One day, in the summer before my second year of university, I was scrolling through Facebook on the infamously populated Laurier Brantford Official page. This is where everyone and everything associated with our school can find out the latest information from upcoming parties and events to where to go when you lose your One Card (I’m looking right at you, first years). Amidst all the traffic, I saw a fellow student named Jessa post about wanting to start a Her Campus magazine chapter at LB, only needing a few executives to get the ball rolling.
I messaged her immediately, inquiring about becoming the Senior Editor, and within a few weeks we had a full executive team, writers and social media curators to kick off Her Campus LB’s premier year. I remember, in the winter of this year, life was becoming increasingly dark for me – from family to friendship struggles, I grew very stressed. Just as I was determining to take a step back from anything beyond the necessities like schoolwork, Jessa and my now co-president, Bryanna, had a meeting with me, asking me to become the editor-in-chief for the 2019-2020 year.
It was as though the clouds were parting right above my head that day in Revolution Coffeehouse (*sigh*, rest in peace). I accepted, knowing this would be the right decision and that investing in Her Campus would be a mission that went far beyond my own reward. I had already met some incredible women through it and wanted to continue fostering a spirit of feminism on campus however I could, and written word had always been my strongest suit.
When September 2019 rolled around, I was as excited as I was petrified. I knew that in times past, high-up leadership positions intimidated me – I was always more comfortable having a seat at the executive table, but not calling the shots. I worried I would fail those around me who were relying on my supposed expertise. But over time, this imposter syndrome began to fade. My focus returned to the reality that I was in a position I deserved, aiming to support women of all walks of life show their world that what they have to say matters.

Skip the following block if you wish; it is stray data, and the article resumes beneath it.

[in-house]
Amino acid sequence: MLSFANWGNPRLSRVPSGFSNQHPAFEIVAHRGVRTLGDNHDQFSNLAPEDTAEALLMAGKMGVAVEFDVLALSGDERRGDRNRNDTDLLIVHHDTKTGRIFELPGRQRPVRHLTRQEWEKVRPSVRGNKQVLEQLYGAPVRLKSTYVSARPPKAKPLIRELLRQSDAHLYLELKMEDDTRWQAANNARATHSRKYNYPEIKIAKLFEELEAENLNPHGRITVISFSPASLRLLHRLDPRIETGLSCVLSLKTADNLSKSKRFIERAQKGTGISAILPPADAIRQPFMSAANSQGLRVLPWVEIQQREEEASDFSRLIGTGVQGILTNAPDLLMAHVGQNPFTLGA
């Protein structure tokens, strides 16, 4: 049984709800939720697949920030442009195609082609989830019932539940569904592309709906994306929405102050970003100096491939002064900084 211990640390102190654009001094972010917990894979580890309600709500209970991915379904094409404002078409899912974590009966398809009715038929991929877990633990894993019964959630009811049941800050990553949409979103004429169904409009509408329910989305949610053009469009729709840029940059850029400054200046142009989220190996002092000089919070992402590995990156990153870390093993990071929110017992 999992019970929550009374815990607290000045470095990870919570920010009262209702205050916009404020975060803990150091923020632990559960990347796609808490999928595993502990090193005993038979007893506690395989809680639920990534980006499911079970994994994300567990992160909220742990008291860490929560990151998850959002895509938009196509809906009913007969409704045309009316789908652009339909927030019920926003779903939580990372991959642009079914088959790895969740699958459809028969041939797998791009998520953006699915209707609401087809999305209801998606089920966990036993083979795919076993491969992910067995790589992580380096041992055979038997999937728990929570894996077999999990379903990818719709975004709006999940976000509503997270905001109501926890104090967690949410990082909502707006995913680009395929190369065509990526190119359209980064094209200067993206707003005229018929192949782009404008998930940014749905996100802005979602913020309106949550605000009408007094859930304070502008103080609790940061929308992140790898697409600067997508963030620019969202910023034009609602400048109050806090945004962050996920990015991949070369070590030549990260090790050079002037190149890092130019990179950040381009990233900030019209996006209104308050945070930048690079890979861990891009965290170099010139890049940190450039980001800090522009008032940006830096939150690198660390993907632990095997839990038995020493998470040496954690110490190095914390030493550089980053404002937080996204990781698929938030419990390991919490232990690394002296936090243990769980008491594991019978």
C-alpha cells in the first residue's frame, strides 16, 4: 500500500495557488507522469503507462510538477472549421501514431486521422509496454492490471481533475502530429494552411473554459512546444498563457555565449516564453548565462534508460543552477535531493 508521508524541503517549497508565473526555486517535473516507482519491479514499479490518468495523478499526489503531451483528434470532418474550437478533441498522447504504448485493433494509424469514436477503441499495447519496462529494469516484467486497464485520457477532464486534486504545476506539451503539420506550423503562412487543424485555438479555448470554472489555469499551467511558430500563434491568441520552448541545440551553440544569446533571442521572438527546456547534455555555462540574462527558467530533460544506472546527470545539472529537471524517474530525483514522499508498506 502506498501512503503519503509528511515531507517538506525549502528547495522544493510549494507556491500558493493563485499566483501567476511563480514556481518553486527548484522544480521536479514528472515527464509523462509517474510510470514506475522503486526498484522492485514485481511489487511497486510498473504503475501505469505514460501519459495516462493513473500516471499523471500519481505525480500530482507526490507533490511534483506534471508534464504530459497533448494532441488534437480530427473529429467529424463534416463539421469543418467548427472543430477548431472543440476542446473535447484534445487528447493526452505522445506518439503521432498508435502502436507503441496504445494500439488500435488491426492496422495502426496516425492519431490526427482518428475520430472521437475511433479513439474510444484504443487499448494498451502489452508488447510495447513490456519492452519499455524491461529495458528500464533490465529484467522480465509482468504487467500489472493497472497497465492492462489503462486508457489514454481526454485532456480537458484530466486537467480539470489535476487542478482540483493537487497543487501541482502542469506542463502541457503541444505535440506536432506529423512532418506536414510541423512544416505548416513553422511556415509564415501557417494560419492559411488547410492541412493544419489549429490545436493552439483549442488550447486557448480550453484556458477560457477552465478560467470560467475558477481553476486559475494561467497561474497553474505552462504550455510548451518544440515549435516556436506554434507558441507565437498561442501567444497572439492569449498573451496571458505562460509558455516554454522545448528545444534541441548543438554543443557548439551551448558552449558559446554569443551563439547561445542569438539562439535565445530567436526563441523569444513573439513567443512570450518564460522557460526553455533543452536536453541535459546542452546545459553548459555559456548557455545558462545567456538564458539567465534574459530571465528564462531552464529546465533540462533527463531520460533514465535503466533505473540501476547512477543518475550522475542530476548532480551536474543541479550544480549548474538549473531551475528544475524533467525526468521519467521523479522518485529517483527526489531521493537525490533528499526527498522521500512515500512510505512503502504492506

Most of the journey was fun and invigorating: hosting game nights, brunches and fundraisers, collaborating with other clubs and services, and generally holding space for marginalized peoples to be, do and say whatever that want. That is, in fact, my life’s one mission, and the fact that Her Campus contributed to it makes me forever indebted. Some of the journey wasn’t always as fun, like staying up very late when the publishing software decided to crap out or having to assert myself with a strong hand if a member simply stopped contributing. However, my most important takeaway is that leaders do not have to be dictators. Anyone around you could be experiencing hardships you might not ever have imagined; developing a relationship through empathy will get you way farther than being punitive and punishing – your teammates are humans, so treat them as such!
This entire experience has been such a blessing and allowed me for the first time to see myself as a leader. It has also given me an outlet to share the things I care most about, like social justice. I wrote about the amazing Billy Porter and the astonishing Misty Copeland for Black History Month. I told men exactly what they can do to become better allies in the stride for gender equity. I opened up about the realities of my chronic illnesses. I connected with talented, badass artists who read my articles celebrating their work. And now, I have shared my journey with the same community that’s been supporting me all along.
I want to say thank you – to Jessa, as well as Bryanna, Jonnica, Sam and Hannah, the women who have been leading with me from the beginning. Thank you to the incredible writers who have stunned me time and again with their amazing content and unique perspectives. Thank you to the wonderful social media team who has Laurier’s most popular web content, always keeping us going with some kickass templates and positive reminders. Thank you to those who have read, posted and shared alongside us, letting us know that our voices are not only valid but necessary. And thank you to Her Campus for creating a platform where women and gender minorities are able to connect and be seen. I hope going forward Her Campus continues to be a defining part of the Laurier Brantford family, opening more doors to friendship, leadership and justice for years to come.
For the last time, HCXO Golden Hawks!